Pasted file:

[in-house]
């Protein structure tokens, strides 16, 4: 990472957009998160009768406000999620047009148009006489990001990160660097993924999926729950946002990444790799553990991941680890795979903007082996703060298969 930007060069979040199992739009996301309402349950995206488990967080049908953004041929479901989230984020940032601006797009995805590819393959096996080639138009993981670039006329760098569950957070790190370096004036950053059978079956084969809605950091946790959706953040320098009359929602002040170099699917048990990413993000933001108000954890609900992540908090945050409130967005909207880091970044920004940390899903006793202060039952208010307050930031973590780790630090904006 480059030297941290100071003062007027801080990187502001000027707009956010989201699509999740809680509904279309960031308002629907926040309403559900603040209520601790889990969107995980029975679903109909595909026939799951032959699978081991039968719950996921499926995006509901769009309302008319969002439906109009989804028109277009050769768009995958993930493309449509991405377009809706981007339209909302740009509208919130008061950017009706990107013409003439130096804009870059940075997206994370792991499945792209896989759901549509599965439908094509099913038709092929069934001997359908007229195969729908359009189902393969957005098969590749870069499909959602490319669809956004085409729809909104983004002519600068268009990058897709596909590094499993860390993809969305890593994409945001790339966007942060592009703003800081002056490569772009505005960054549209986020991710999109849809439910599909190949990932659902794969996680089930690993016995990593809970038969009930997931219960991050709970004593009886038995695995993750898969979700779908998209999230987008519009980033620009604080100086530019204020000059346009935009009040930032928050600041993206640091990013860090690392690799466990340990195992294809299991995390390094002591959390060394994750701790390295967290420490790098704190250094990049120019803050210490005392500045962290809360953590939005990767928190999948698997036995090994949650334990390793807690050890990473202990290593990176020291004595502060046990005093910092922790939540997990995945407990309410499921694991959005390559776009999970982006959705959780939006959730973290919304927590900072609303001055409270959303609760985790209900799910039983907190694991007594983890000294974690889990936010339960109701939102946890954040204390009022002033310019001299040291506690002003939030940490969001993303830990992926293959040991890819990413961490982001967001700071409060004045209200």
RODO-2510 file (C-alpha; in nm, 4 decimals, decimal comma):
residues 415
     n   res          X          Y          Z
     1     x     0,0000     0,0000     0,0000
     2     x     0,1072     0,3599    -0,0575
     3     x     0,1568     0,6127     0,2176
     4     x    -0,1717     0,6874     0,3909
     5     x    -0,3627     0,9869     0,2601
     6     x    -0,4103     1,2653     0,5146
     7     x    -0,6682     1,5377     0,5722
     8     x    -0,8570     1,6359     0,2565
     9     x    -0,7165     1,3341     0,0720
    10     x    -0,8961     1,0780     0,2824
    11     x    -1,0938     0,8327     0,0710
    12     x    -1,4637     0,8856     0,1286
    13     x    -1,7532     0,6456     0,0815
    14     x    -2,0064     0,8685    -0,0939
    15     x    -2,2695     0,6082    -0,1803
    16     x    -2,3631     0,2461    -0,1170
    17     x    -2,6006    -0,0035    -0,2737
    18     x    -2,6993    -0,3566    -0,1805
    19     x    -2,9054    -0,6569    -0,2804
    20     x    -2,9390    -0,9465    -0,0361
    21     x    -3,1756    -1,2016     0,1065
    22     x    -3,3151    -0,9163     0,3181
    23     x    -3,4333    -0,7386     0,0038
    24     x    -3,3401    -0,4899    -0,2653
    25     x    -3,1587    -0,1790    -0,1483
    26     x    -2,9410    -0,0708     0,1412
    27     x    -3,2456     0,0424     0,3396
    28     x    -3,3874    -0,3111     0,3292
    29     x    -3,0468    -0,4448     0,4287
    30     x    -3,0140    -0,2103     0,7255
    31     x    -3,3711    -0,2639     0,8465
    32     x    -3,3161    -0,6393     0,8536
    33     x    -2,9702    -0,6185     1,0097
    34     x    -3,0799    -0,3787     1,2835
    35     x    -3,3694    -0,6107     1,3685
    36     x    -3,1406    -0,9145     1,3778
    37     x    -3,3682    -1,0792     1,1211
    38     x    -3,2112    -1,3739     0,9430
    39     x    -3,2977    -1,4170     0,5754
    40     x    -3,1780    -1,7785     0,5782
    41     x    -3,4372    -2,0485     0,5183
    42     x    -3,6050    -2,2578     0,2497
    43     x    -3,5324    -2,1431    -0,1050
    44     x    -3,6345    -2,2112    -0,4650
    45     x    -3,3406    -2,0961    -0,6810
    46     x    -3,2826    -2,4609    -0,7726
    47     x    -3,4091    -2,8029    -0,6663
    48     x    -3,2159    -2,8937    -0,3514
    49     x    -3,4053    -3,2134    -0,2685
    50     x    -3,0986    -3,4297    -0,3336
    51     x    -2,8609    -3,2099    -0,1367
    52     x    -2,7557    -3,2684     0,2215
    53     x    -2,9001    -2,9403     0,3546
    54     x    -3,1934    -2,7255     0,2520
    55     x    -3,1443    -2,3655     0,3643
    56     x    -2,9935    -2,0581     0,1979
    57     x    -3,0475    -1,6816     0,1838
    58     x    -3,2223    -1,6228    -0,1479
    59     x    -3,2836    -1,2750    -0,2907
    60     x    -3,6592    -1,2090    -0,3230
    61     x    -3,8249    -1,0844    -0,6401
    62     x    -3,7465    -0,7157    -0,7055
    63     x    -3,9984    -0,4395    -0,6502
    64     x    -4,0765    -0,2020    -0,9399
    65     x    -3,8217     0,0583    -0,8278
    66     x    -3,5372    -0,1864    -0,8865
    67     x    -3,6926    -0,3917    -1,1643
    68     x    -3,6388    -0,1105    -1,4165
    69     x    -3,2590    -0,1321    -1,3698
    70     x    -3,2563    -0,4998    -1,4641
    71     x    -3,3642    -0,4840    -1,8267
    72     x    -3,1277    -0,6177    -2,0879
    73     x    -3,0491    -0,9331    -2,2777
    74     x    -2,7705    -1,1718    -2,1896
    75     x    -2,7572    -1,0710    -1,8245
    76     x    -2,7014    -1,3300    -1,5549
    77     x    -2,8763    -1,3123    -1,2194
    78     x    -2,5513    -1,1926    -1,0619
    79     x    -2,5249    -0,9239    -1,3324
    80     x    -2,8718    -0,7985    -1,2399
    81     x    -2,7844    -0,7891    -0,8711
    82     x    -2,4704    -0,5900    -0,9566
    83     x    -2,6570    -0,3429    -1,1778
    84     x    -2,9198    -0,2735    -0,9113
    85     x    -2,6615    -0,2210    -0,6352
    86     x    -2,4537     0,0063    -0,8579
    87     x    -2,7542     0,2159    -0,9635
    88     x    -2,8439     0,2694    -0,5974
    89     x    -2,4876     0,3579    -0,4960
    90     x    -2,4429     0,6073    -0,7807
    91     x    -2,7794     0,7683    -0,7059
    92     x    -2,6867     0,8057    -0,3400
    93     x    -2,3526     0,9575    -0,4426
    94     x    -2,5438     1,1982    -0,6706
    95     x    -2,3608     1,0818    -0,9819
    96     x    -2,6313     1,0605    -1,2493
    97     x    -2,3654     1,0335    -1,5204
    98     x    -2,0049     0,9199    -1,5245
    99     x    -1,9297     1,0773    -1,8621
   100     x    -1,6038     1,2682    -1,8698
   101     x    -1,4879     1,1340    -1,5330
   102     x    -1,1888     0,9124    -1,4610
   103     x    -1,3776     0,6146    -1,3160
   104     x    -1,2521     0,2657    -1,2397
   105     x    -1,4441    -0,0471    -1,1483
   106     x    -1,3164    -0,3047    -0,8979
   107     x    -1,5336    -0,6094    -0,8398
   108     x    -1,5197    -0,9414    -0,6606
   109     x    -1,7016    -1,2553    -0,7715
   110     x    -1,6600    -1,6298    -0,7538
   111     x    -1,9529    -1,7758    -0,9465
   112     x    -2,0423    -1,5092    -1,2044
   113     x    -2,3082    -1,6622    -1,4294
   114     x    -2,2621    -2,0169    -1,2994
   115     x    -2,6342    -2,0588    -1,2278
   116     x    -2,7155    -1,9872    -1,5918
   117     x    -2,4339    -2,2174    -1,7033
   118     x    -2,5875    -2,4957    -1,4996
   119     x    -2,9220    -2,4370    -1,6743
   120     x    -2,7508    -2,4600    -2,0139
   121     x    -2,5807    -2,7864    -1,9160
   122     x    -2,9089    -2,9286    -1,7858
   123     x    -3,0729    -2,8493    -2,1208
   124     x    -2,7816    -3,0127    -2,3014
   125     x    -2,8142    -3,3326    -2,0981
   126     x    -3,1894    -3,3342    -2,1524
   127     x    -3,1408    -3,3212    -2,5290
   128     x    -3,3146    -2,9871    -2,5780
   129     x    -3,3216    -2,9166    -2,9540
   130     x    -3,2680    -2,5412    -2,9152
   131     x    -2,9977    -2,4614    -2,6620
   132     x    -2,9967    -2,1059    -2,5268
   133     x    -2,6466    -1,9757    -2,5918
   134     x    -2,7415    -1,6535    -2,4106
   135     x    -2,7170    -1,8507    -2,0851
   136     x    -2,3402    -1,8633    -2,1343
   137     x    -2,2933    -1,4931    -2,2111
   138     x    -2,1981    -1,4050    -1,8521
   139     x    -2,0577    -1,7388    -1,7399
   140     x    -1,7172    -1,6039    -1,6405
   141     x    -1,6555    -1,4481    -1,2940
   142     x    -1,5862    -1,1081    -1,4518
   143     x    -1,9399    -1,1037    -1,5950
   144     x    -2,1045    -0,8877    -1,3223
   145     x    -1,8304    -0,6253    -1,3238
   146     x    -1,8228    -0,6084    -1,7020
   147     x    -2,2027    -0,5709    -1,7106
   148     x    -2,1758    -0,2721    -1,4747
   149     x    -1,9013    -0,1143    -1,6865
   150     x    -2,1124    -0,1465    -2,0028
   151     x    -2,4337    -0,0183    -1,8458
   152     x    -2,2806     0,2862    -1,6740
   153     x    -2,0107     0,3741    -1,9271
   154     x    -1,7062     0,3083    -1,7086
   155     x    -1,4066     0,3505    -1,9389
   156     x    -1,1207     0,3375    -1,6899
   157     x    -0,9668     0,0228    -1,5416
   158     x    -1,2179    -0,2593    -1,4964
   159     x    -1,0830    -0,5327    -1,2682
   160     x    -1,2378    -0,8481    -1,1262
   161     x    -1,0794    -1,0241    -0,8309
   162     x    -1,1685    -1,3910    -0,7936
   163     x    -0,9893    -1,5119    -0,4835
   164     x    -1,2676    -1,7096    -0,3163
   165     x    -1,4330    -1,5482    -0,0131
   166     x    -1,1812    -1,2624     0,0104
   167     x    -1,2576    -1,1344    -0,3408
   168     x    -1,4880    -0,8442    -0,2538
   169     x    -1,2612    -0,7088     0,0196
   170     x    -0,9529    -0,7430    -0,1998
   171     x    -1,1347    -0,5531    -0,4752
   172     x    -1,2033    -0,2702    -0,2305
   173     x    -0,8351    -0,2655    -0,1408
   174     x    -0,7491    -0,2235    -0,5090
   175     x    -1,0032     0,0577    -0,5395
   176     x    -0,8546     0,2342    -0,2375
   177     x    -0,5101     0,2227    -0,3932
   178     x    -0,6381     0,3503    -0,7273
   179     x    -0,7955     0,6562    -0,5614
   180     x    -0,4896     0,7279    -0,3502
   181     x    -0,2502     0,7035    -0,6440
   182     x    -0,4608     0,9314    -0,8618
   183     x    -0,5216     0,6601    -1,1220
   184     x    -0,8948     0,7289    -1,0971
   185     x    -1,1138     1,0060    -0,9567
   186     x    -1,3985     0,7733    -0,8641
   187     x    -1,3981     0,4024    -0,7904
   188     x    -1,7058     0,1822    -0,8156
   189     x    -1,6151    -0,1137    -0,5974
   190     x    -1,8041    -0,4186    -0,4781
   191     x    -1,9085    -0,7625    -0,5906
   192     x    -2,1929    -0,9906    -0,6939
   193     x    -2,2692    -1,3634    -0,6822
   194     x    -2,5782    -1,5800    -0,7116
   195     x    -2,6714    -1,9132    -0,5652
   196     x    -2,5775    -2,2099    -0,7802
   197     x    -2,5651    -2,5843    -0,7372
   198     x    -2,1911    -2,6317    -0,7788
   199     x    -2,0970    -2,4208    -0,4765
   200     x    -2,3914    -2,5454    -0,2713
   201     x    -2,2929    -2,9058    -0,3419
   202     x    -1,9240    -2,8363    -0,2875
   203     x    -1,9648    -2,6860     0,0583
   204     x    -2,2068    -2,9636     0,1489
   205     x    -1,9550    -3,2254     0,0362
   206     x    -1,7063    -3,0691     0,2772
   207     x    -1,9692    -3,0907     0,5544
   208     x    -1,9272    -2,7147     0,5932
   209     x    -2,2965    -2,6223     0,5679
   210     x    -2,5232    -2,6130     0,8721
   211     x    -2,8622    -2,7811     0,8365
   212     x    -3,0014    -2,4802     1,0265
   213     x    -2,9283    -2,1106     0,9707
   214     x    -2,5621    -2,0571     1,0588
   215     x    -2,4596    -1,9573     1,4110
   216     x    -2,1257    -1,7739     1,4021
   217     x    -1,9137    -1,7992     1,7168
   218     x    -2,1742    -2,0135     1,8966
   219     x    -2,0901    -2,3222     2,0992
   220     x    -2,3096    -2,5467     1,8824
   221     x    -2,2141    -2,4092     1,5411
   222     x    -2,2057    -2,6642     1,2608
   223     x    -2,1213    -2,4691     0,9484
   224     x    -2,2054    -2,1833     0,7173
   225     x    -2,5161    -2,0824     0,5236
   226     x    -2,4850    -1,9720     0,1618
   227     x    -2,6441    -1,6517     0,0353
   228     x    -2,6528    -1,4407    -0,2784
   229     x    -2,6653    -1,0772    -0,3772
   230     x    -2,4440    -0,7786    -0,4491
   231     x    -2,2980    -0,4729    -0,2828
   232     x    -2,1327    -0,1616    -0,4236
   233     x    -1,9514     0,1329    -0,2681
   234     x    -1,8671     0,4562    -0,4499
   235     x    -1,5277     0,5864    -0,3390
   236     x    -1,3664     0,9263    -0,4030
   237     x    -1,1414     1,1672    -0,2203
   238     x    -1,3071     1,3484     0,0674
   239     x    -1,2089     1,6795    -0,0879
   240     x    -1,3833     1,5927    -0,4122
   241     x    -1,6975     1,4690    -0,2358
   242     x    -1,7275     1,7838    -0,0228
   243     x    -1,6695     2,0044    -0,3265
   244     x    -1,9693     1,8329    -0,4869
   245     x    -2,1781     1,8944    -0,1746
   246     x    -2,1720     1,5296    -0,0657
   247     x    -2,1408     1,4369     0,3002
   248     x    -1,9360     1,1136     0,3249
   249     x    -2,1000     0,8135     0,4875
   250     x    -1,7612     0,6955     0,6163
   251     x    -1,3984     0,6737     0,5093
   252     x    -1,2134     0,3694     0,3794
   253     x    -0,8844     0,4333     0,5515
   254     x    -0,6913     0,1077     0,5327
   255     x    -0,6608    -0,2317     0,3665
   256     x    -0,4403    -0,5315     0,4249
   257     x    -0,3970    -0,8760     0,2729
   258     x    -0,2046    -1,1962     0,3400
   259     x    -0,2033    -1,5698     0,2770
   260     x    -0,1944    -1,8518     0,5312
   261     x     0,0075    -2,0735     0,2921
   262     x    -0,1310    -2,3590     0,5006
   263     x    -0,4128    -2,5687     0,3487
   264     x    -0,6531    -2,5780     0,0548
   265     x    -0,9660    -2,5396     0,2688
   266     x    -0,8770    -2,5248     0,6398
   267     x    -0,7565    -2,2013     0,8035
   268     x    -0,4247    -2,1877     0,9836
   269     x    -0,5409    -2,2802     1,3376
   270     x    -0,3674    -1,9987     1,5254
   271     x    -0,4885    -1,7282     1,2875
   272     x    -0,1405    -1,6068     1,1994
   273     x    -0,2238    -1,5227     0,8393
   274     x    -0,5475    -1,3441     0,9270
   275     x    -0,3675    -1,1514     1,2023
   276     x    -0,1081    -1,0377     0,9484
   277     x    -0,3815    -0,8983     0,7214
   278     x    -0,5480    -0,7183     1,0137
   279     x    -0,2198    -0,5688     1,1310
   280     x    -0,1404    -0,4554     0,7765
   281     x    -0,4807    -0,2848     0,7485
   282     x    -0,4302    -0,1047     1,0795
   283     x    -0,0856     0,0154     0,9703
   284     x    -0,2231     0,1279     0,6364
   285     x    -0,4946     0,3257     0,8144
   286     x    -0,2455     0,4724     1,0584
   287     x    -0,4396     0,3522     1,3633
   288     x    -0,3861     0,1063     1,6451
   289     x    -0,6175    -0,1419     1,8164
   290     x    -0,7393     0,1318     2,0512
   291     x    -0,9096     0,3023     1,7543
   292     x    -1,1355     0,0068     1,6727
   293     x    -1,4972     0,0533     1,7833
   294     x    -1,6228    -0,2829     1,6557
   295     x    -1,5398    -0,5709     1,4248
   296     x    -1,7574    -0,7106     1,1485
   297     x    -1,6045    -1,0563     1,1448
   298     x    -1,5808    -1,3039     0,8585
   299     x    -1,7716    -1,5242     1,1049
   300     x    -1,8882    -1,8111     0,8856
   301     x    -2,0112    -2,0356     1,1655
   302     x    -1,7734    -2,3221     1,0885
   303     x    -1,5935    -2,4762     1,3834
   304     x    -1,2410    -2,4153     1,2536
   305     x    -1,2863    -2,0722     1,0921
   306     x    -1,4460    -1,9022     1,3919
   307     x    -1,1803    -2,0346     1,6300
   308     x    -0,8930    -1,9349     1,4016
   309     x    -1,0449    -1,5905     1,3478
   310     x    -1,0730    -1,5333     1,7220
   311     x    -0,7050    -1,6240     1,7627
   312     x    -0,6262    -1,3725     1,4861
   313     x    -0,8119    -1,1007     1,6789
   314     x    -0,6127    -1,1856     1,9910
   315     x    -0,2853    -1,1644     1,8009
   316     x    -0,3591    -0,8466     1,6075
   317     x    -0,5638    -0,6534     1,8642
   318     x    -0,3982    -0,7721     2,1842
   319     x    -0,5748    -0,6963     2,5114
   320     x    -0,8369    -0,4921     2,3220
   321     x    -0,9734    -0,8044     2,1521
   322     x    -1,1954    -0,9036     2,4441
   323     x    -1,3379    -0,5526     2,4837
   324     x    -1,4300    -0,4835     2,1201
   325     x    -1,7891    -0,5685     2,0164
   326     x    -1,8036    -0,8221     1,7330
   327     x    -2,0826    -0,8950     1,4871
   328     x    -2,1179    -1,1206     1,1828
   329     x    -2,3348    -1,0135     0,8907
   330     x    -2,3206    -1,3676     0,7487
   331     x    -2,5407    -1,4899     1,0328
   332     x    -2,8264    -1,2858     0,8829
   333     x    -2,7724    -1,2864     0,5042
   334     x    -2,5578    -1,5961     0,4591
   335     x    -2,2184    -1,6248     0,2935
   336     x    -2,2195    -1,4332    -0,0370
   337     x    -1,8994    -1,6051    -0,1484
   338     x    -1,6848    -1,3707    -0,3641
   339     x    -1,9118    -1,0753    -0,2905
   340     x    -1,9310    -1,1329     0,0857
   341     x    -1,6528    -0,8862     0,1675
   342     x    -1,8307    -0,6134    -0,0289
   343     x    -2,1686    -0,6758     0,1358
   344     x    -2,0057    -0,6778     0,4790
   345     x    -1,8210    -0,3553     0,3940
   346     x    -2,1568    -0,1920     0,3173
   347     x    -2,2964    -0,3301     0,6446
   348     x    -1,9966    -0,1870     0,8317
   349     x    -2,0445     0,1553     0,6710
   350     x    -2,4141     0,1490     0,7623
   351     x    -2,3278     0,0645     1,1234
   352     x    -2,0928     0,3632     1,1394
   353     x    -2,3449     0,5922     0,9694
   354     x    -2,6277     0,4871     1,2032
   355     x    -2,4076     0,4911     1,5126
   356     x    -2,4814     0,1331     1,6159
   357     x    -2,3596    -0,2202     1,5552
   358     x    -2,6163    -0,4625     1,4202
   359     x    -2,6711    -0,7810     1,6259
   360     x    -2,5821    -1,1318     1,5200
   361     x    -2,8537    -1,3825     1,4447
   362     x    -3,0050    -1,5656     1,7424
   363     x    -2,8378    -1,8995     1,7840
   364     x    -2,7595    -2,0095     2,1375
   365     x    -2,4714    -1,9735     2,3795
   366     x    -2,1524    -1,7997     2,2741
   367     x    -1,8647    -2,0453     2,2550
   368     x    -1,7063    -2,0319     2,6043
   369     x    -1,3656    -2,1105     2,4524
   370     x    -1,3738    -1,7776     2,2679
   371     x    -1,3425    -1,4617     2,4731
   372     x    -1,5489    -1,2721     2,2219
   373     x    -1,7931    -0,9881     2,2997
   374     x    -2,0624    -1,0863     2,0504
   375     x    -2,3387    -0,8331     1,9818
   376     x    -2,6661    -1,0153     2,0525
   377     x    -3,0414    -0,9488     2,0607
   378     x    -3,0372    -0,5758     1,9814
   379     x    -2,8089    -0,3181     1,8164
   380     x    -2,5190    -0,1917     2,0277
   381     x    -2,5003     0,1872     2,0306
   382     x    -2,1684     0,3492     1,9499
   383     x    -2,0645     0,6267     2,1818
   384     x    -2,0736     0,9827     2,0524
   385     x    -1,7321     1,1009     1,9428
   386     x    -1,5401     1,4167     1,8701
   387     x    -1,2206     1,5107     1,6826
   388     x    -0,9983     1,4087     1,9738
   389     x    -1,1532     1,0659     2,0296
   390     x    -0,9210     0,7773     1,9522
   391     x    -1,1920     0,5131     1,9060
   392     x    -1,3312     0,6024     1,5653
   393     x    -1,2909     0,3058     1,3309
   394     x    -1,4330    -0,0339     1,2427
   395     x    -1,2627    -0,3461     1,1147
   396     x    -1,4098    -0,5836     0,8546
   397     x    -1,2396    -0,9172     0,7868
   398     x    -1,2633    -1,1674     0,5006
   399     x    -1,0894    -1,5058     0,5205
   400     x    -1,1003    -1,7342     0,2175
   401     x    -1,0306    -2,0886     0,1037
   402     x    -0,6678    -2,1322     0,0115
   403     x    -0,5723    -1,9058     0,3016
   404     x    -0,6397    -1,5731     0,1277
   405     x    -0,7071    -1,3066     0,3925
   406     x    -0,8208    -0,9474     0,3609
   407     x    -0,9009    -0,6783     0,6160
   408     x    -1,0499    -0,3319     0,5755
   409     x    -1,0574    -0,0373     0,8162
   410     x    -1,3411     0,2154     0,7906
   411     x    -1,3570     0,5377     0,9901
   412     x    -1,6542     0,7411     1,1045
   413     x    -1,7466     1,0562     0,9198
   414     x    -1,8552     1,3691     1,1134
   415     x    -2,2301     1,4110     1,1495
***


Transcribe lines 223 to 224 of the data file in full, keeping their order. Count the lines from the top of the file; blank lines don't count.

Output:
   218     x    -2,1742    -2,0135     1,8966
   219     x    -2,0901    -2,3222     2,0992